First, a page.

Vermont State Police have previously said that Shaffer has been placed on paid leave — standard protocol when an officer is the subject of an internal investigation — and the court documents indicate that the investigation is still ongoing.

Mark Davis can be reached at [email protected] or 603-727-3304

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  • Randy Koch

    From the outside, this whole case looks like a masterpiece of stonewalling. First the autopsy report took forever to be released, now they are withholding discovery because it’s part of a criminal investigation? Well, what’s the hold-up with the criminal investigation then? What is the AG trying to do, run the clock until the whole matter becomes last year’s news?

    If the cops didn’t have tasers at all, they might have to resort, not to more lethal weapons, but to reconciliation, diplomacy.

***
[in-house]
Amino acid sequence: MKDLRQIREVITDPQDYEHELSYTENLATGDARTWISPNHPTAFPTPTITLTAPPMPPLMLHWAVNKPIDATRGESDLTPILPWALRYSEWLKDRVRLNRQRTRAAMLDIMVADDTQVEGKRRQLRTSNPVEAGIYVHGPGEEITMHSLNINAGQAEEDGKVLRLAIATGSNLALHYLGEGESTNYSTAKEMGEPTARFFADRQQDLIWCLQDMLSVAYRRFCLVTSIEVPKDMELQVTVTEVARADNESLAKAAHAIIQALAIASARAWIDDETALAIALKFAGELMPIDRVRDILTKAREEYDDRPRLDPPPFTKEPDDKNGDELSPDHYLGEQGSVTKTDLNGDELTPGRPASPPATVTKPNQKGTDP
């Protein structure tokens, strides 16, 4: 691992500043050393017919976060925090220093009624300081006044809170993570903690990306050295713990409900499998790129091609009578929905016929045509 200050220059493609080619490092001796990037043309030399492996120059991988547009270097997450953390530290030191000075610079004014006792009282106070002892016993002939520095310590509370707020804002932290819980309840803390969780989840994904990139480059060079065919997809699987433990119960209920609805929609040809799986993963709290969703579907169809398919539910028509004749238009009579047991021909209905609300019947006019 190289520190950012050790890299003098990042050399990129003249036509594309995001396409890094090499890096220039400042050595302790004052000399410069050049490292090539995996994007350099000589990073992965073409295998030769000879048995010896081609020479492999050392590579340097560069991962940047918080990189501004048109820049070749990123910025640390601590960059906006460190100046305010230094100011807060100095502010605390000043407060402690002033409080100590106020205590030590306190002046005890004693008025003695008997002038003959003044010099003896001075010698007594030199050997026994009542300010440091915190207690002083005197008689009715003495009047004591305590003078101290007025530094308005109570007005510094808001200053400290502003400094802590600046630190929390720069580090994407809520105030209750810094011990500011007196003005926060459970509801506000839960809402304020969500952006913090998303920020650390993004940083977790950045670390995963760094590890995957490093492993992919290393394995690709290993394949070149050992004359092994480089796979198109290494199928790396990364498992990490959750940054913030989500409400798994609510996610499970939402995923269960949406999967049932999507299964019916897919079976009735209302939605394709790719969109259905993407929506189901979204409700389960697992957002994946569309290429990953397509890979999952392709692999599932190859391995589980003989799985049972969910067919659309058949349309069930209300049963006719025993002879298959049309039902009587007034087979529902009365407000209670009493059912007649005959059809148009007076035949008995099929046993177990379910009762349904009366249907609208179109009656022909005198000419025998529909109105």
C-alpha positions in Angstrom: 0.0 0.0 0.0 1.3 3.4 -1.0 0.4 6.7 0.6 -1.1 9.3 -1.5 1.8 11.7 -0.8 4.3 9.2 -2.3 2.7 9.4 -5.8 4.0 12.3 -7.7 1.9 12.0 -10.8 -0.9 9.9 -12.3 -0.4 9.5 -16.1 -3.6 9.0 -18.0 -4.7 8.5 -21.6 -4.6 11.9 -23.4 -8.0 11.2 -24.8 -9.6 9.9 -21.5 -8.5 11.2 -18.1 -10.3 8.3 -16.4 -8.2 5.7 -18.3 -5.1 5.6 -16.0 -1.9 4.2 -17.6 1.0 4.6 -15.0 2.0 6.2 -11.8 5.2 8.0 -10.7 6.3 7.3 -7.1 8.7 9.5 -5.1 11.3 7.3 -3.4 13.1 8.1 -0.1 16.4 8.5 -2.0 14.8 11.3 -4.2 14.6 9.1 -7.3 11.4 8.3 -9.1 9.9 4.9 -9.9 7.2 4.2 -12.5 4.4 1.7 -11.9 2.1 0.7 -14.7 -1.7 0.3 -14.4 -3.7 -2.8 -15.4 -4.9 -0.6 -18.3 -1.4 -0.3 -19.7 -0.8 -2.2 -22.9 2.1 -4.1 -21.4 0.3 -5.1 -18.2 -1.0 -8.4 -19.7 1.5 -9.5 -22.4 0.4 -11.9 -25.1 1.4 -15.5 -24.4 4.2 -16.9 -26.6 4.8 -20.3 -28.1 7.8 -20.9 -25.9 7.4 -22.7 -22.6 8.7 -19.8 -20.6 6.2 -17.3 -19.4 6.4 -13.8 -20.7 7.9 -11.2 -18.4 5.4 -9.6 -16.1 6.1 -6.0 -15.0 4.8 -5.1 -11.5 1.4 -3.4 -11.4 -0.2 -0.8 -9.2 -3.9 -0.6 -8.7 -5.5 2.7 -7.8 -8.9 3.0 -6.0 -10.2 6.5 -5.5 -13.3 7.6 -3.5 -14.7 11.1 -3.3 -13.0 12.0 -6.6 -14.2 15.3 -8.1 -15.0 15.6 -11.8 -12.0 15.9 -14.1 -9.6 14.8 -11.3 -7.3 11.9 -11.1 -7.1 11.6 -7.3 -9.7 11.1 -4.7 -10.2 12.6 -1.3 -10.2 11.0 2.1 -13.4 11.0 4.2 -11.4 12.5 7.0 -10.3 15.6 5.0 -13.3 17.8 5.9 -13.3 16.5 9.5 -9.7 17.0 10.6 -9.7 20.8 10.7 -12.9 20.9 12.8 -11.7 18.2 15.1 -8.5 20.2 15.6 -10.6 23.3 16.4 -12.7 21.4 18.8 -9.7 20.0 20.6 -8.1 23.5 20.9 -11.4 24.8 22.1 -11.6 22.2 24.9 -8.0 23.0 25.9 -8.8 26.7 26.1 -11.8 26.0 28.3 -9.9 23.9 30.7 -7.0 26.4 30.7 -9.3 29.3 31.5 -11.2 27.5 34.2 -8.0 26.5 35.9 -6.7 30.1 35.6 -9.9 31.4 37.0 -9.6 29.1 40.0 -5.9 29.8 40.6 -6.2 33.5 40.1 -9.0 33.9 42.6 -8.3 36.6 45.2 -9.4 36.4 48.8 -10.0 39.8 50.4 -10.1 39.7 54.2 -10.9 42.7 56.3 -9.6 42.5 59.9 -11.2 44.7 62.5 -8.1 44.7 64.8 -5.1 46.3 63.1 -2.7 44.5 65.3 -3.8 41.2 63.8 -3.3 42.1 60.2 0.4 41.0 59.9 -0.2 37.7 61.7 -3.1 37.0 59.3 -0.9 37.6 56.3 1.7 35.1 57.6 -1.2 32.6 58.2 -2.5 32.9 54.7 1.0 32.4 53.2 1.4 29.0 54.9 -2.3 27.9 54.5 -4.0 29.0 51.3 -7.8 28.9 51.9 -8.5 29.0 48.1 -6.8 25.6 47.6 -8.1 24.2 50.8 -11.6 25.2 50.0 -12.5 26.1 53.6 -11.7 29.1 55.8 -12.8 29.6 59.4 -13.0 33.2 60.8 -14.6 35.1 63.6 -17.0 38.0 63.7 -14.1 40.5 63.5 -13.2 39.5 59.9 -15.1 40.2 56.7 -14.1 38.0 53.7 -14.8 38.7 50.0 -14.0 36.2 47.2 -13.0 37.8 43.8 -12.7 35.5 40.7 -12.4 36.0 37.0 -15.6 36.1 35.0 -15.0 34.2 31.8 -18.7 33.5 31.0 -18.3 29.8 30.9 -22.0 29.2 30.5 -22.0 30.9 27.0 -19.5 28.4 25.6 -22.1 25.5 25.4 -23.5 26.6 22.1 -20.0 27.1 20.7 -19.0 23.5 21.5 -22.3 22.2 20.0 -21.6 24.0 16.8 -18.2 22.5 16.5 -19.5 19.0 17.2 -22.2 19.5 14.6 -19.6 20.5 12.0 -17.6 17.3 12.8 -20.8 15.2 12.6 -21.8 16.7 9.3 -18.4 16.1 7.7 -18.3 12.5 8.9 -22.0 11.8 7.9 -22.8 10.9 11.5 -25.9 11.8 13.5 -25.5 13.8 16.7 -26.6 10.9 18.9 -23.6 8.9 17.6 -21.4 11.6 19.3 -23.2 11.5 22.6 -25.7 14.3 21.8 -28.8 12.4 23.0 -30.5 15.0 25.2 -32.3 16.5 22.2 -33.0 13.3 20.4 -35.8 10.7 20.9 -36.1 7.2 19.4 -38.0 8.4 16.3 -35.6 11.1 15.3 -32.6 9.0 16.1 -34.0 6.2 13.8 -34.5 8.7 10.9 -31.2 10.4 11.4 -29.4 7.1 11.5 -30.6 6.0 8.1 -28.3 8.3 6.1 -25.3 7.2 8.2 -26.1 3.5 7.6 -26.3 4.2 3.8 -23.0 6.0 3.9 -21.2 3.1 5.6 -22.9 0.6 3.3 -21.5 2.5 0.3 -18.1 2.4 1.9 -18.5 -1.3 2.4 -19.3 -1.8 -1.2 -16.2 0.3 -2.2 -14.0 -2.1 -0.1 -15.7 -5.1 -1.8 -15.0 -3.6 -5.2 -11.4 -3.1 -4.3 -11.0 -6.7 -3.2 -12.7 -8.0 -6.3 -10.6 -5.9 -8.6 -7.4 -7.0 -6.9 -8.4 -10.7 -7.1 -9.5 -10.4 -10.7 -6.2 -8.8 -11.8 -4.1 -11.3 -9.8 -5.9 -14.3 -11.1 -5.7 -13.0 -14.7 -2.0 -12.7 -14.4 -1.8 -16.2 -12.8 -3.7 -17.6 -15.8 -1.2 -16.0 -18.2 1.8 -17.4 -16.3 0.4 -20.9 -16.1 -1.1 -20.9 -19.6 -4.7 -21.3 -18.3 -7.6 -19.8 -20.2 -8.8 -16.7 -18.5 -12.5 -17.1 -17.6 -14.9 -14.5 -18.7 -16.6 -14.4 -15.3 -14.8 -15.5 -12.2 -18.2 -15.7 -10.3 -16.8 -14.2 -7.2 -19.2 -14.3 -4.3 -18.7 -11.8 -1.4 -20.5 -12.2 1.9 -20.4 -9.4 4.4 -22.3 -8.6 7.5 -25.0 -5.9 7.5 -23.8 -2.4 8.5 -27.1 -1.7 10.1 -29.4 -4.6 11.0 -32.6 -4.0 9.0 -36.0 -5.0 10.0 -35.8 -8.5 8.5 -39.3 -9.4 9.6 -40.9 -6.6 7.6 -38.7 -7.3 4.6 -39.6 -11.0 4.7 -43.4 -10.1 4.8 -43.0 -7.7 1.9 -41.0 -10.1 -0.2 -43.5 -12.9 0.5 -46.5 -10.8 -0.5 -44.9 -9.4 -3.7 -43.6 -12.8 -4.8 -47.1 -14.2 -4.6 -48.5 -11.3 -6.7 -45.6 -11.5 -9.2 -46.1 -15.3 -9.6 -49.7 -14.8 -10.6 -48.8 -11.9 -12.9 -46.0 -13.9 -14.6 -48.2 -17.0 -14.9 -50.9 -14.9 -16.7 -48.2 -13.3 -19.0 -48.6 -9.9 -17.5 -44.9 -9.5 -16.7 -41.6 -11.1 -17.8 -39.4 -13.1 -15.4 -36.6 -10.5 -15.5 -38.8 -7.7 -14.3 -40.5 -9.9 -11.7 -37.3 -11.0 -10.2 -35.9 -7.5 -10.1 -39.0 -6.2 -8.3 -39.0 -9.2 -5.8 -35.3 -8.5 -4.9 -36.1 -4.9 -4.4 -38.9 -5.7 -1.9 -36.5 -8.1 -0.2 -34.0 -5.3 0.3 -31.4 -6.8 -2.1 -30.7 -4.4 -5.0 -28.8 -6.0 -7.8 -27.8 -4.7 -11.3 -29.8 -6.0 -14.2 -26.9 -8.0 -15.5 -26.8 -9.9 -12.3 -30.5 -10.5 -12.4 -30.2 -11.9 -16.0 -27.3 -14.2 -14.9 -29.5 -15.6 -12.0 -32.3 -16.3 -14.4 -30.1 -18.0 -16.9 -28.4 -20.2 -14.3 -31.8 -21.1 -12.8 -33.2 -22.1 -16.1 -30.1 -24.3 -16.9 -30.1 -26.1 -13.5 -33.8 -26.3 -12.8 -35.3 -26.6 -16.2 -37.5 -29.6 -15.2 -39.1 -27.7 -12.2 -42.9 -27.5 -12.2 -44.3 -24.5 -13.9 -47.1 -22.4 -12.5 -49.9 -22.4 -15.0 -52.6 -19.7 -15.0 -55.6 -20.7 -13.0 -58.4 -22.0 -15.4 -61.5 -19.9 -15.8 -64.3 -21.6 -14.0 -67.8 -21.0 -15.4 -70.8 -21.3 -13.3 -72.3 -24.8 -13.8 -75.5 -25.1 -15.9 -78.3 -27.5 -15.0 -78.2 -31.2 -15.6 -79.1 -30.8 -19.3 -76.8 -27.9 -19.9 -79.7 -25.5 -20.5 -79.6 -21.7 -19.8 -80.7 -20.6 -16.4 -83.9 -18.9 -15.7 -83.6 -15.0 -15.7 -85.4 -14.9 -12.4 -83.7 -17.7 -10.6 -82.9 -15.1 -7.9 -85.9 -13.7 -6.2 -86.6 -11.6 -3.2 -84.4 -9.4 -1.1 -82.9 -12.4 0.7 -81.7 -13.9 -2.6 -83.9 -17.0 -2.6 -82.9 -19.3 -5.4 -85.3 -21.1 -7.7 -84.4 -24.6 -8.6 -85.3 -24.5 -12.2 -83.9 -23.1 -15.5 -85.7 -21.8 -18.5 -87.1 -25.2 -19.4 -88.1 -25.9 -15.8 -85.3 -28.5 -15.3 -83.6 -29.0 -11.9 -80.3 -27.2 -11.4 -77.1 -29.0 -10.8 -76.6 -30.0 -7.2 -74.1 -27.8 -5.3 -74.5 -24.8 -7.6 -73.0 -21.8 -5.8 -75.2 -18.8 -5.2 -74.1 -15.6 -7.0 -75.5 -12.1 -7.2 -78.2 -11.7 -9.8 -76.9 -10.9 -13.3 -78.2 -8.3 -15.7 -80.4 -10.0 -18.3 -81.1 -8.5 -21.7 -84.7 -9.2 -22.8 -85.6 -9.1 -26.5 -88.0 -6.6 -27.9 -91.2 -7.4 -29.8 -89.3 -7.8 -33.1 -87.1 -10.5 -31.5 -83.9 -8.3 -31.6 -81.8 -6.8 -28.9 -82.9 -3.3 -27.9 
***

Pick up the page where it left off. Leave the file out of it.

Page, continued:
• And to date not one elected official or police officer has publicly advocated for protecting the public from police brutality. No offers of more stringent laws – nothing.

    Just stonewalling …. and a Vermonter was killed by police for “yelling aggressively”.

  • Jim Barrett

    This is an example of the BS coming from Shumlin about the new TRANSPARENCY in government. This person lost a loved one and the state would rather play games about what is evidence and what is not. If everyone thought the information was irrelevant than the request for information would never have been made in the first place!

  • Mark Schilling

    There is a simple way to avoid the conflicting stories behind these tragic events. We have the technological ability to add a compact GoPro type camera into these weapons. When the weapon is unholstered the camera would automatically start. IF the weapon is fired, the video would be locked into the weapon until a formal investigation of a fired weapon is completed. What could be simpler, and more transparent?

    • Tom Karov

      Mark,this is a fine idea. Well said, it should be put on all police guns, not just Tasers. The powers that be will not want this. They will claim “Cost too much”, whatever the cost, it would be well worth it. This is human life we are talking about..